Toronto council votes to make the Bloor St. bike lanes permanent
Following a year-long pilot project and decades of advocacy by the city’s cycling community, council backs separated lanes between Shaw St. and Avenue Rd.
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The Bloor St. bike lanes are here to stay.
Following a year-long pilot project and decades of advocacy by the city’s cycling community, council voted Tuesday to make the separated lanes between Shaw St. and Avenue Rd. permanent.
The vote was 36 to 6, with Mayor John Tory voting in favour. Two of his deputy mayors, Denzil Minnan-Wong and Stephen Holyday, were opposed.
A city staff report released last month found the pilot project met its key objectives and recommended it be kept. Transportation department staff said it was the most extensive evaluation the city has ever conducted of a project of this kind.
“Our city staff have stated unequivocally that bike lanes on Bloor not only work, they worked well and should be made permanent,” Councillor Joe Cressy (Ward 20, Trinity-Spadina), one of the local councillors who represents the pilot area and major supporter of the bike lanes, said before the vote.
“I cannot overstate the significance and importance of the decision we’re about to make today, because for 40 years people have been working to make bike lanes on Bloor permanent. For 40 years.”
The report determined the bike lanes, which were installed along a 2.4-kilometre stretch of Bloor last August, increased cycling rates, didn’t have an overly detrimental effect on car travel times, and had the broad support of cyclists, drivers, pedestrians, and local residents.
The report found the lanes had also improved safety and reduced risk for all road users, which was one of the “primary design objectives” of the project. Conflicts between all road users declined 44 per cent after the lanes were installed.
Councillor Mary-Margaret McMahon (Ward 32, Beaches-East York) argued the safety of riders should outweigh all other considerations. She put up photos on the overhead screen in the council chamber of three cyclists who have died this year in Toronto, including 5-year-old Xavier Morgan.
“This is one of the single most important votes you will ever make in this council chamber. Providing proper cycling infrastructure is the difference between life and death. This should be a unanimous vote,” she said.
The bike lanes are already the second-most travelled cycling facilities in the city, behind only the Richmond-Adelaide separated lanes. Roughly 5,220 riders used the Bloor lanes on an average weekday, according to city counts, which represents an increase of 56 per cent compared to before the lanes went in.
However, adjacent cycling routes on Dupont and Harbord Sts. saw declines in rider volume, which partially offset the increase on Bloor. City staff told council that when all three streets are taken into account, the Bloor lanes led to 370 additional daily cycling trips in that part of the city, or about a 3 per cent increase.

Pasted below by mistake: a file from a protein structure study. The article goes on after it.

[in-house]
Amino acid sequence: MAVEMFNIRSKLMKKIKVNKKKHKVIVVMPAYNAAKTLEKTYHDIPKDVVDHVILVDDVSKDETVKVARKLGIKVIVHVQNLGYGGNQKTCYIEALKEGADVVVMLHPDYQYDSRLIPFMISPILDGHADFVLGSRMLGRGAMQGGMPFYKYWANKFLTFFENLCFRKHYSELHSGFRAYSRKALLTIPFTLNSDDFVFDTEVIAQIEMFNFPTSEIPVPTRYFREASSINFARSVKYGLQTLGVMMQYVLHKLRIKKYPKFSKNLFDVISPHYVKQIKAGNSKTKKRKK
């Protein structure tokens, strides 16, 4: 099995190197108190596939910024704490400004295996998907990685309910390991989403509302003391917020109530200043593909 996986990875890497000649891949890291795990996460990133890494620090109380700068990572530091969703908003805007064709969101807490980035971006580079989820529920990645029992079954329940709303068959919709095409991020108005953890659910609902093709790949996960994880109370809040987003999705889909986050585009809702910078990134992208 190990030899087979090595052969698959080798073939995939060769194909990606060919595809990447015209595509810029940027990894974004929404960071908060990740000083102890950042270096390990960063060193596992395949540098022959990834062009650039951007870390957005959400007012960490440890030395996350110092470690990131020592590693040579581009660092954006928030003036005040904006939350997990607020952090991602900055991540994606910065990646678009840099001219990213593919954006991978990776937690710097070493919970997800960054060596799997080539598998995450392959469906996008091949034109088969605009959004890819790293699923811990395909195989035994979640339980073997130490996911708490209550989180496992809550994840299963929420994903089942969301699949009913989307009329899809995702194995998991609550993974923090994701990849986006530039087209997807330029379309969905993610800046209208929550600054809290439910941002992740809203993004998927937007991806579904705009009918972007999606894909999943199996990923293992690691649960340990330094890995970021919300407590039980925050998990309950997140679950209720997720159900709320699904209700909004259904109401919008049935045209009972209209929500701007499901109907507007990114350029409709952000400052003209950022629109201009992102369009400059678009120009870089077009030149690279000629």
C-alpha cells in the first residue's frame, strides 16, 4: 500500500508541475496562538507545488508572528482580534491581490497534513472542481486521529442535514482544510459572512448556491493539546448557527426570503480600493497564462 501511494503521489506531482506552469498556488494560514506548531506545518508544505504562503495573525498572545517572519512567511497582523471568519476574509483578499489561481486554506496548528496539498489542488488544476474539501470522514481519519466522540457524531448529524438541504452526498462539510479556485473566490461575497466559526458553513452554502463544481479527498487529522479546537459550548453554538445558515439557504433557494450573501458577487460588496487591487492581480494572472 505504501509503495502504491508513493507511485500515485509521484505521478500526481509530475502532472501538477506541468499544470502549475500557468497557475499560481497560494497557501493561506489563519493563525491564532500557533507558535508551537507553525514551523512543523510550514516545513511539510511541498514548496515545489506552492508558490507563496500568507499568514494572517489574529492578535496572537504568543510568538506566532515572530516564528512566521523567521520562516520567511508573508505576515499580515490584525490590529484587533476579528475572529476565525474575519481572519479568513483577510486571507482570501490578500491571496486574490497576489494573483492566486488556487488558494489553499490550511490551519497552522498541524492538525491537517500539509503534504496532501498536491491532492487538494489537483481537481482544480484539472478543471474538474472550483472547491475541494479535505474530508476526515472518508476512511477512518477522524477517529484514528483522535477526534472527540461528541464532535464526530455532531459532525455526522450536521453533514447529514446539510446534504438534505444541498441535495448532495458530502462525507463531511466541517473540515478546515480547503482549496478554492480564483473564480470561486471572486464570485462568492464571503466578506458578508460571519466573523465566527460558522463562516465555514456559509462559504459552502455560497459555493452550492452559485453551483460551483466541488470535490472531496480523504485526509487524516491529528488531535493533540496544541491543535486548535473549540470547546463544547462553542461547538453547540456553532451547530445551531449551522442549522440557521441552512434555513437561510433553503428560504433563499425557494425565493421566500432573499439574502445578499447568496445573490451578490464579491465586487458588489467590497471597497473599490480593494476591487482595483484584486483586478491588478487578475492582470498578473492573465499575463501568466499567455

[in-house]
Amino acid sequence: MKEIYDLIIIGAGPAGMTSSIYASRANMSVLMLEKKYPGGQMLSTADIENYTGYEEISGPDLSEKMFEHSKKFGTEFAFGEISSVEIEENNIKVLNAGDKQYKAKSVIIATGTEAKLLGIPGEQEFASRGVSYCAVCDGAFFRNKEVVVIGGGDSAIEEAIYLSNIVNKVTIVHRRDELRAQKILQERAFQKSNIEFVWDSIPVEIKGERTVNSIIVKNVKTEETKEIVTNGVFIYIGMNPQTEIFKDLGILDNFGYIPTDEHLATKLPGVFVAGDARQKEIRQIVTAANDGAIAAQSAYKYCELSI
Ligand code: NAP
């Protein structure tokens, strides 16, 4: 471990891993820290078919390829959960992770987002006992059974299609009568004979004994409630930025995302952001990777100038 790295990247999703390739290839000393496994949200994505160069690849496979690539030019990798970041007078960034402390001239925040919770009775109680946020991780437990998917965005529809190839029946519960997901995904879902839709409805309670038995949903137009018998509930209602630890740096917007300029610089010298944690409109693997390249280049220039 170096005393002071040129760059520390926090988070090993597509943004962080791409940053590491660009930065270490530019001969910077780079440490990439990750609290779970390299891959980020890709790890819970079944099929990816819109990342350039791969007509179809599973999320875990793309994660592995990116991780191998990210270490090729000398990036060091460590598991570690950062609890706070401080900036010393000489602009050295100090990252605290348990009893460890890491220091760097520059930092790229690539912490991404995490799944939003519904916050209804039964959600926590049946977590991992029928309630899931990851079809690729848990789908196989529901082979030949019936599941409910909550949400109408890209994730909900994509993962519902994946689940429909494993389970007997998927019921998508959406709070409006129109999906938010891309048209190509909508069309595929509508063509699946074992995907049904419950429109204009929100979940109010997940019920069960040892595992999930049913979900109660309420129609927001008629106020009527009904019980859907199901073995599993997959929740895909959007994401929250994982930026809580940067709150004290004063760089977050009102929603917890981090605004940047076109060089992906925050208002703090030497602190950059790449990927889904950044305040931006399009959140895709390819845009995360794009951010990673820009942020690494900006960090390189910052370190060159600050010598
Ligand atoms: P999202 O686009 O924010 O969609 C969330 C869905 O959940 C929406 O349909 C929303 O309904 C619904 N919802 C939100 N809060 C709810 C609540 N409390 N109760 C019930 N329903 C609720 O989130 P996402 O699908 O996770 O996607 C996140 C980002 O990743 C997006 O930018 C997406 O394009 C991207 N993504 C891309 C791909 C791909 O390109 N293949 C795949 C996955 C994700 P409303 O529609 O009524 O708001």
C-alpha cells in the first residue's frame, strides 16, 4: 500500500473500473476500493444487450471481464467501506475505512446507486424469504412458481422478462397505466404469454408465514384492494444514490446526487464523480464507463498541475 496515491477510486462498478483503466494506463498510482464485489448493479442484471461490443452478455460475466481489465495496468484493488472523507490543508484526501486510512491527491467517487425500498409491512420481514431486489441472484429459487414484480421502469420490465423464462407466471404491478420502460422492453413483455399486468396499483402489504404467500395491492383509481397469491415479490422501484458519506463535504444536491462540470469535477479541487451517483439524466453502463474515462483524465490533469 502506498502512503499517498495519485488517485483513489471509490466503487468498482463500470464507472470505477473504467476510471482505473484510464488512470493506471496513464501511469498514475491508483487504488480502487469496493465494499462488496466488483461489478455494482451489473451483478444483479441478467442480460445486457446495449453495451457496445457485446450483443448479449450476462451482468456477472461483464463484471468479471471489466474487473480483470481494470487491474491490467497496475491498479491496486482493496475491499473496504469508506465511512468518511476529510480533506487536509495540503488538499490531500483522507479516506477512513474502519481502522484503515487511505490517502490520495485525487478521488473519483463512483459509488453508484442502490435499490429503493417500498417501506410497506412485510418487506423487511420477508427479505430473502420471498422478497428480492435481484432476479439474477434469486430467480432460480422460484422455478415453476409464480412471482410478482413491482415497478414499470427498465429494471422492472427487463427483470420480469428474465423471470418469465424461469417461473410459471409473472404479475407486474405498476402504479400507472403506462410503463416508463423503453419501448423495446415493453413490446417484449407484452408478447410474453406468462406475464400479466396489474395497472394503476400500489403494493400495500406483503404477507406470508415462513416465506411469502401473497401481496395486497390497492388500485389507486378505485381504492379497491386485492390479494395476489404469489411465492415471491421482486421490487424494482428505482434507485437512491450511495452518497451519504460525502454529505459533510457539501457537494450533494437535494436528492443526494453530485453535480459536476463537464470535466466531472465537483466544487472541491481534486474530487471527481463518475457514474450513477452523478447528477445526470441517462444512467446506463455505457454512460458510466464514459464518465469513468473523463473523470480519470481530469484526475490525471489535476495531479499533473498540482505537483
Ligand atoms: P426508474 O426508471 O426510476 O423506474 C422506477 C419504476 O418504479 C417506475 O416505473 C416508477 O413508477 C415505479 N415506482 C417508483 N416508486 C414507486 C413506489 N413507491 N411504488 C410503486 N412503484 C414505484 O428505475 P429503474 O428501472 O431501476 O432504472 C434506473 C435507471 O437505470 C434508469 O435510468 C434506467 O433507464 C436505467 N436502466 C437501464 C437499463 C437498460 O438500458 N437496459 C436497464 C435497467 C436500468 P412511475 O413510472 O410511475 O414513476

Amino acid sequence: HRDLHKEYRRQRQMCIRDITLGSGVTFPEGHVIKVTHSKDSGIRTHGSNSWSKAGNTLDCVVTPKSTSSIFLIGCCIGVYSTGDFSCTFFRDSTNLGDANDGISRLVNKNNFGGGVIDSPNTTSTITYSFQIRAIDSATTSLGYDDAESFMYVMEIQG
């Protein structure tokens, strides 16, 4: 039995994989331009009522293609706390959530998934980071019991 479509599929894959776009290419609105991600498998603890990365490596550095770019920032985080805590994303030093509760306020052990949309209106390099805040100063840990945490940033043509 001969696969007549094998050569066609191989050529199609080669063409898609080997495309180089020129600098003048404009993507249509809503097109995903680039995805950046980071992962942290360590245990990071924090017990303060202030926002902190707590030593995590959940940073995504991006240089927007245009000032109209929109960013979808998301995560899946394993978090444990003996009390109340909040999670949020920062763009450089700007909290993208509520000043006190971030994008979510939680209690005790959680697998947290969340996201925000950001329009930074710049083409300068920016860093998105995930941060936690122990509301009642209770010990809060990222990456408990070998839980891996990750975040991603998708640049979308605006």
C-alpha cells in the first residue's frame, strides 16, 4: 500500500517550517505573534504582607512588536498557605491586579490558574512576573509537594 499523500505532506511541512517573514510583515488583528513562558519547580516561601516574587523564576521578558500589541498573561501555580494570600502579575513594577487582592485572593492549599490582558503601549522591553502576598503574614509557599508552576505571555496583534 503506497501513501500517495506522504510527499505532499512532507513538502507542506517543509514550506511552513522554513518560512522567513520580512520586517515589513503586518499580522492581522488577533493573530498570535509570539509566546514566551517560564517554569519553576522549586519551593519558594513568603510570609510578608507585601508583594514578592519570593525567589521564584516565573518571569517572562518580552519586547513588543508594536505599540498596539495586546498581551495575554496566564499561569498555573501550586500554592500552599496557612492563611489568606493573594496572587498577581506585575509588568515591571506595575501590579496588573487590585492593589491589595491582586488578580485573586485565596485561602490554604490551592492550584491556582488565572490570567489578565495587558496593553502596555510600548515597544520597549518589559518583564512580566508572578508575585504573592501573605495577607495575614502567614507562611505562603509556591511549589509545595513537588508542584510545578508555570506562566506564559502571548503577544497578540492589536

Critics of the project argued that wasn’t enough new riders to justify inconveniencing drivers. The city report determined travel times for motorists on Bloor increased by up to 4 minutes and 15 seconds, from 11 minutes and 14 seconds before the lanes went in to about 15 minutes and 30 seconds after.
“What is the cost to people that simply just want to get home after a day’s work, and need to get to work on time in the morning?” asked Councillor Holyday (Ward 3, Etobicoke Centre).
“Sometimes people need to drive. People know that there’s a cost to doing that. I just want to make sure that people’s lives remain livable.”
Local business associations supported the bike lanes and the city’s economic impact study found the project didn’t have a detrimental effect on local retailers. The report found fewer than 9 per cent of people who travel to Bloor arrive by car.
However, several councillors raised what appeared to be the concerns of a minority of merchants who have reported the lanes have hurt their bottom lines.
In a letter sent to council Monday a group called the Annex Business Bike Alliance claimed the city data was inaccurate and their sales were down as a result of the bike lanes. The group asked the city to change the bike lane design to “mitigate the disruption to our businesses and make the area safer and friendlier for everyone.”
City staff are planning to make tweaks to the bike-lane design. The public works committee voted last month to direct the city to consider modifications to improve traffic flow, pedestrian safety, and loading for local businesses.
There are tentative plans to extend the bike lanes further east on Danforth Ave. in 2019. Council is expected to consider that option in early 2018 as part of a review of the city’s 10-year cycling plan.